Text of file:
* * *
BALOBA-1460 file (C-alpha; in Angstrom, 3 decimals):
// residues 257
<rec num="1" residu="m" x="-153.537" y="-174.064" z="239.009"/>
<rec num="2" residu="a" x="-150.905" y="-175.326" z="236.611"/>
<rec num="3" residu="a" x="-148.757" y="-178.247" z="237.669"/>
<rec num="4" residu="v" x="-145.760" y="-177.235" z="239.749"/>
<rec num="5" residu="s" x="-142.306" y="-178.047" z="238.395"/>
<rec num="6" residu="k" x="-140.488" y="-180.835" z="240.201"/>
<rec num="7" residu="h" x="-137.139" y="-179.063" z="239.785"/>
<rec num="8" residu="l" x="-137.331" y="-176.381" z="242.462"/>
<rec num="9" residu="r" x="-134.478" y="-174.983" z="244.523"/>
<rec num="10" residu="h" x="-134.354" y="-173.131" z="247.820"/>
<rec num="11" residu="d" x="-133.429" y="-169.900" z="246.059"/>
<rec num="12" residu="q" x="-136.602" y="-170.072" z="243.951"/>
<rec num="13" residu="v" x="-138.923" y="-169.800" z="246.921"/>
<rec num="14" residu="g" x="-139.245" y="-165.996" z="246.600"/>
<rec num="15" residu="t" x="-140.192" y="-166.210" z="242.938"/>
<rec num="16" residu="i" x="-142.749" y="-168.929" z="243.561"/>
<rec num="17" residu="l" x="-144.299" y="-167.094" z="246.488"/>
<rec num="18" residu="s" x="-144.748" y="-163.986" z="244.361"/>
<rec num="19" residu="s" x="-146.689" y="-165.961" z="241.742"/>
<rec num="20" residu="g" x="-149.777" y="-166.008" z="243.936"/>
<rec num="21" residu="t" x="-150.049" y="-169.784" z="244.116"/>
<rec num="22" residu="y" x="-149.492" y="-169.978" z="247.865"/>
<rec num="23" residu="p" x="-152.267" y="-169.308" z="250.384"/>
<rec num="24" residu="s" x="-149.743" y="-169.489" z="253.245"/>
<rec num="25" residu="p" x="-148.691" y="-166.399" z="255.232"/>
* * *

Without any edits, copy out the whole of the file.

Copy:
BALOBA-1460 file (C-alpha; in Angstrom, 3 decimals):
// residues 257
<rec num="1" residu="m" x="-153.537" y="-174.064" z="239.009"/>
<rec num="2" residu="a" x="-150.905" y="-175.326" z="236.611"/>
<rec num="3" residu="a" x="-148.757" y="-178.247" z="237.669"/>
<rec num="4" residu="v" x="-145.760" y="-177.235" z="239.749"/>
<rec num="5" residu="s" x="-142.306" y="-178.047" z="238.395"/>
<rec num="6" residu="k" x="-140.488" y="-180.835" z="240.201"/>
<rec num="7" residu="h" x="-137.139" y="-179.063" z="239.785"/>
<rec num="8" residu="l" x="-137.331" y="-176.381" z="242.462"/>
<rec num="9" residu="r" x="-134.478" y="-174.983" z="244.523"/>
<rec num="10" residu="h" x="-134.354" y="-173.131" z="247.820"/>
<rec num="11" residu="d" x="-133.429" y="-169.900" z="246.059"/>
<rec num="12" residu="q" x="-136.602" y="-170.072" z="243.951"/>
<rec num="13" residu="v" x="-138.923" y="-169.800" z="246.921"/>
<rec num="14" residu="g" x="-139.245" y="-165.996" z="246.600"/>
<rec num="15" residu="t" x="-140.192" y="-166.210" z="242.938"/>
<rec num="16" residu="i" x="-142.749" y="-168.929" z="243.561"/>
<rec num="17" residu="l" x="-144.299" y="-167.094" z="246.488"/>
<rec num="18" residu="s" x="-144.748" y="-163.986" z="244.361"/>
<rec num="19" residu="s" x="-146.689" y="-165.961" z="241.742"/>
<rec num="20" residu="g" x="-149.777" y="-166.008" z="243.936"/>
<rec num="21" residu="t" x="-150.049" y="-169.784" z="244.116"/>
<rec num="22" residu="y" x="-149.492" y="-169.978" z="247.865"/>
<rec num="23" residu="p" x="-152.267" y="-169.308" z="250.384"/>
<rec num="24" residu="s" x="-149.743" y="-169.489" z="253.245"/>
<rec num="25" residu="p" x="-148.691" y="-166.399" z="255.232"/>